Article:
Position: AHWS Communications & Admin Support Intern
Reports To: Community Development Support Worker; Executive Director
Program: Youth Intern
Term: 3 month probation; one year;
Hours of Work: 35 hours weekly; Monday – Friday, with occasional flex hours required;
Salary Rate: $12.50 - $13.00 per hour;
Mandatory Qualifications: Candidate must meet admissions criteria of funding source (Youth Intern) which is as follows:
General Accountability: Full Job Description Available upon request.
The AHWS Communications & Admin Support Intern is employed by the Ontario Native Women’s Association and is under the direct supervision and reports to the Community Development Support Worker (CDSW); is accountable to the Executive Director, adheres to all policies and procedures set forth by the volunteer Board of Directors and notifies supervisor of any deviations &/or recommendations for improvement.
Duties include but not limited to: Assist with design, development and distribution of ONWA AHWS program promotional materials; including but not limited to brochures, newsletters, pamphlets; Assist with the planning, marketing, coordination and scheduling of Community Outreach/ Networking initiatives; Provides administrative clerical support services as required,
Start Date: As soon as position is filled.
Applicant Deadline: Submit cover letter, resume, three employment references and sample of promotional material by 9:00 am Monday, November 6, 2006 to:
Hiring Committee – Youth Intern
Ontario Native Women’s Association
212 East Miles Street; Thunder Bay, ON P7C 1J6
Fax: 807-623-1104 or Email: firstname.lastname@example.org
Position: Health Policy Analyst (HPA)
Reports To: Executive Director
Program: Aboriginal Healing and Wellness Strategy
Term: 3 month probation; annually renewal upon successful completion of job responsibilities;
Hours of Work: 35 hours weekly; Monday – Friday, with occasional flex hours required;
Salary Rate: $45,000 - $50,000 annually; plus benefits package after probation period;
General Accountability: Full Job Description Available upon request.
The Health Policy Analyst (HPA) reports and is accountable to the Executive Director, adheres to all policies and procedures set forth by the volunteer Board of Directors and supervises Community Wellness Workers (CWW) in three (3) community sites;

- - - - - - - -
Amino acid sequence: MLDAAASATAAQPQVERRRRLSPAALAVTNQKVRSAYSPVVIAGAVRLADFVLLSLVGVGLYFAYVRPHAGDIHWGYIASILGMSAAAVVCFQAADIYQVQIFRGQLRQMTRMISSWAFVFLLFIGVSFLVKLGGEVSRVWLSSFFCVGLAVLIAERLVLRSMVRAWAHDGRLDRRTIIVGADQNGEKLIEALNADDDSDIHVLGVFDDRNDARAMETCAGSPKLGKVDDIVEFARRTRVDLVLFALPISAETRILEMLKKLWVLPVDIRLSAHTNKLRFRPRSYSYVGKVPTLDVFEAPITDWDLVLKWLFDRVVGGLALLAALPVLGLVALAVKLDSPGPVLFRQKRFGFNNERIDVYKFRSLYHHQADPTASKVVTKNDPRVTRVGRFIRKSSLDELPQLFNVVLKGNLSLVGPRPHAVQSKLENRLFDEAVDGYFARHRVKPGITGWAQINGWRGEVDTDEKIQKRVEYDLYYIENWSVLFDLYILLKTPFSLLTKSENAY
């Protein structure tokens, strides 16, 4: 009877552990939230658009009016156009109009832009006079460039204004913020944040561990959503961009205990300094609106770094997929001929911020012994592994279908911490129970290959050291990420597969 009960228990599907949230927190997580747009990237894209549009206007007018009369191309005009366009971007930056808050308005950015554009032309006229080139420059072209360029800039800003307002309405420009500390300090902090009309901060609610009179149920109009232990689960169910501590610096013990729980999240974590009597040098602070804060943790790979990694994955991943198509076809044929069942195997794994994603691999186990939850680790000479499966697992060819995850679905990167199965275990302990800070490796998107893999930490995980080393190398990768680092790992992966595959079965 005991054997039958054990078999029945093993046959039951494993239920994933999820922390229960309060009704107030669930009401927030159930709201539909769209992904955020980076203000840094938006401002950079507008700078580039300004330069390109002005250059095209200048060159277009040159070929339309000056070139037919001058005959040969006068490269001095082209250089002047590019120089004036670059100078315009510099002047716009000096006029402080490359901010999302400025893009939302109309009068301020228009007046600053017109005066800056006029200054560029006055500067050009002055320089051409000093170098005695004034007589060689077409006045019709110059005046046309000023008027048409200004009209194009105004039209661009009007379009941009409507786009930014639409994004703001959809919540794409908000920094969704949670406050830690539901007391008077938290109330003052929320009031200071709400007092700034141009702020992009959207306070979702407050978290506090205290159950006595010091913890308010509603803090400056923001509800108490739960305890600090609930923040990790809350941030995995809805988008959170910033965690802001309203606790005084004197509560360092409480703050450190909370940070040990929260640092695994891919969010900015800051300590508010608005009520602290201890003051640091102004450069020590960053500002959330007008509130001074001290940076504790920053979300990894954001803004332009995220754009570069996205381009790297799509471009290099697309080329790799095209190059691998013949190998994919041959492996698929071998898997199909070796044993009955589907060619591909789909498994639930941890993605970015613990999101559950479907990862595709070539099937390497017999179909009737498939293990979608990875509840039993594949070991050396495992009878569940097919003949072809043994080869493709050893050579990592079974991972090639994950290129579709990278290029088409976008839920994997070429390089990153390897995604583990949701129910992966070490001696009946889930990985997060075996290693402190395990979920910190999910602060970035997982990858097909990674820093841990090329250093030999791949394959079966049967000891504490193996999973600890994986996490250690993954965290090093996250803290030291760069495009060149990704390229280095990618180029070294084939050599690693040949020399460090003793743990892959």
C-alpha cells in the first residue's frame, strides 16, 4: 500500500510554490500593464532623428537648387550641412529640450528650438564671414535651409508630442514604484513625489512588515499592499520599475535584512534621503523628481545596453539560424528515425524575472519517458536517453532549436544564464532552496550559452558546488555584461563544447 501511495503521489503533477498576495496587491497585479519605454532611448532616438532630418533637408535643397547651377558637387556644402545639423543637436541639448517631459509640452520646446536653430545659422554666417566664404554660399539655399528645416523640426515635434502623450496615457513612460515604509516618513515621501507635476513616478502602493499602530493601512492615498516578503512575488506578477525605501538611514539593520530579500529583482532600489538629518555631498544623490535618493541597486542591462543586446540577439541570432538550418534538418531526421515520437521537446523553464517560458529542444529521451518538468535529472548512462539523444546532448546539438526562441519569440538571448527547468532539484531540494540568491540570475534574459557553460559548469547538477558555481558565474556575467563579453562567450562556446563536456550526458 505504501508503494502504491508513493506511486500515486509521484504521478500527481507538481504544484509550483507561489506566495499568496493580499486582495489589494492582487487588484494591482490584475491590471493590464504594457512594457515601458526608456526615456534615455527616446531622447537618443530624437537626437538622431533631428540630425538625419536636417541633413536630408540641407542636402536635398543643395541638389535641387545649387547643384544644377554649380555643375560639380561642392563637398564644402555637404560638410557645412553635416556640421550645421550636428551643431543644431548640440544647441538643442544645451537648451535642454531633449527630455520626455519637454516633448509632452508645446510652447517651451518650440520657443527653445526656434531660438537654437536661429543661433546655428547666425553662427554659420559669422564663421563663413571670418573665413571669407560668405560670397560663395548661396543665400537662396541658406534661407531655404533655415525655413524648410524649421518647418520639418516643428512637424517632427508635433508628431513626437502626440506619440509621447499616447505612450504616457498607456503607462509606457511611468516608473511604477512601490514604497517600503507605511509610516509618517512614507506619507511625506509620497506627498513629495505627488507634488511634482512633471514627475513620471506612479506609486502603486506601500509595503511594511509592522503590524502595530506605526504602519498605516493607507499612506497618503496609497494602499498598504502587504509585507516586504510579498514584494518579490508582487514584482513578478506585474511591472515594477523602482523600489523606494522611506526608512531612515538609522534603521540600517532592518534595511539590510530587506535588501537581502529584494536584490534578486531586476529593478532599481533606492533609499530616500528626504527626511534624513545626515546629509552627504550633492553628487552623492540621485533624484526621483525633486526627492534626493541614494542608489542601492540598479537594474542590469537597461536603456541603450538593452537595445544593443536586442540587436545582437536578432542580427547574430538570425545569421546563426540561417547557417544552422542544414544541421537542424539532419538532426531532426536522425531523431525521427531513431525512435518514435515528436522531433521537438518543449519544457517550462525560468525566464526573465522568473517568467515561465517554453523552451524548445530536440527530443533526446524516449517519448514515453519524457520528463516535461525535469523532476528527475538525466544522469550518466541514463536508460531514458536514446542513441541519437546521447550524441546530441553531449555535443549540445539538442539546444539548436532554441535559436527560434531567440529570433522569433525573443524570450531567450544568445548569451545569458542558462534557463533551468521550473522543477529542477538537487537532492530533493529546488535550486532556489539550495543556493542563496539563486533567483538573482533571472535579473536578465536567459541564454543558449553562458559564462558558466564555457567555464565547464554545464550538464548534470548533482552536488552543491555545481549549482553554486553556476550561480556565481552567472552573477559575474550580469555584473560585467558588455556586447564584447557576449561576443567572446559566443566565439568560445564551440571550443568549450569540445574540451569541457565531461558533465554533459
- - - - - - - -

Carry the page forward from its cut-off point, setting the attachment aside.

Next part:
The HPA will be responsible to address the broader areas of family violence and health policy and programming; will identify/ determine existing and emerging health and wellness concerns with Aboriginal communities particularly related to the reduction of family violence, primary health care, health promotion and illness prevention. The HPA will be required to consult with community groups; draft correspondence, position papers, project proposals, work-plans, reports and will be required to represent the Association at regional &/or government committees/ tables.
Applicant Deadline: Submit cover letter, resume and three employment references by 9:00 am Monday, November 6, 2006 to:
Hiring Committee – Health Policy Analyst
Ontario Native Women’s Association
212 East Miles Street; Thunder Bay, ON P7C 1J6
Fax: 807-623-1104 or Email: email@example.com
Guests who attended the 16th NAN Business Awards on Wednesday evening, October 25th in Timmins saw Kasabonika win 2 business awards. Other winners are listed below in the newspaper article ...
'Executive of the Year' Award went to Deputy Chief Eno H. Anderson for all his hard work and leadership in economic development, business development, and infrastructural renewal as Kasabonika Lake First Nation rebuilds its' community for future growth. Major sponsor was Bearskin Air.'Building Communities' went to Kasabonika Lake First Nation in recognition of the turnaround the community has taken to come out of Co-Management after many years and enter surplus territory for the first time in a long time. Band members, leaders, Elders, and Youth sacrificed over many years before being able to constuct many new facilities, enter business agreements, and develop mutually beneficial relationships with private sector companies and government ministries and departments. Major sponsor was CMHC.